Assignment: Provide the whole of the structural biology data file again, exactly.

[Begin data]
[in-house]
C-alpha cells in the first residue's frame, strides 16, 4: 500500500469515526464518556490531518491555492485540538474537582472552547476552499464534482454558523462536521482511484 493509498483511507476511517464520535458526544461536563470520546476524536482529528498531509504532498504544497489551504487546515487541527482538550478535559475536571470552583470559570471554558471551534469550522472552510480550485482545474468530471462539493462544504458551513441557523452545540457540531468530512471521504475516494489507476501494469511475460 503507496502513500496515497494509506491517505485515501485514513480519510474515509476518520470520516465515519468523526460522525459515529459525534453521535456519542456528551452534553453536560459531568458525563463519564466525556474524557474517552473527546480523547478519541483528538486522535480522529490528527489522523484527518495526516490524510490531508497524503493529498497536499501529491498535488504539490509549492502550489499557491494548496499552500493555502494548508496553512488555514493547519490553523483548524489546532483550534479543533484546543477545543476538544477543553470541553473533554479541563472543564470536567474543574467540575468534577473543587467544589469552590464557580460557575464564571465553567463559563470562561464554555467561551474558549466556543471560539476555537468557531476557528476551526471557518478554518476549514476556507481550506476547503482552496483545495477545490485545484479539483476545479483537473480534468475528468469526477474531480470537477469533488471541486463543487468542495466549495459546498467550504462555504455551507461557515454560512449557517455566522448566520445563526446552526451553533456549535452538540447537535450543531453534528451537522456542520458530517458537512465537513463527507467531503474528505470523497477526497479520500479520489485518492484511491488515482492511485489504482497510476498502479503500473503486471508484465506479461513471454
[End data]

[in-house]
C-alpha cells in the first residue's frame, strides 16, 4: 500500500469515526464518556490531518491555492485540538474537582472552547476552499464534482454558523462536521482511484 493509498483511507476511517464520535458526544461536563470520546476524536482529528498531509504532498504544497489551504487546515487541527482538550478535559475536571470552583470559570471554558471551534469550522472552510480550485482545474468530471462539493462544504458551513441557523452545540457540531468530512471521504475516494489507476501494469511475460 503507496502513500496515497494509506491517505485515501485514513480519510474515509476518520470520516465515519468523526460522525459515529459525534453521535456519542456528551452534553453536560459531568458525563463519564466525556474524557474517552473527546480523547478519541483528538486522535480522529490528527489522523484527518495526516490524510490531508497524503493529498497536499501529491498535488504539490509549492502550489499557491494548496499552500493555502494548508496553512488555514493547519490553523483548524489546532483550534479543533484546543477545543476538544477543553470541553473533554479541563472543564470536567474543574467540575468534577473543587467544589469552590464557580460557575464564571465553567463559563470562561464554555467561551474558549466556543471560539476555537468557531476557528476551526471557518478554518476549514476556507481550506476547503482552496483545495477545490485545484479539483476545479483537473480534468475528468469526477474531480470537477469533488471541486463543487468542495466549495459546498467550504462555504455551507461557515454560512449557517455566522448566520445563526446552526451553533456549535452538540447537535450543531453534528451537522456542520458530517458537512465537513463527507467531503474528505470523497477526497479520500479520489485518492484511491488515482492511485489504482497510476498502479503500473503486471508484465506479461513471454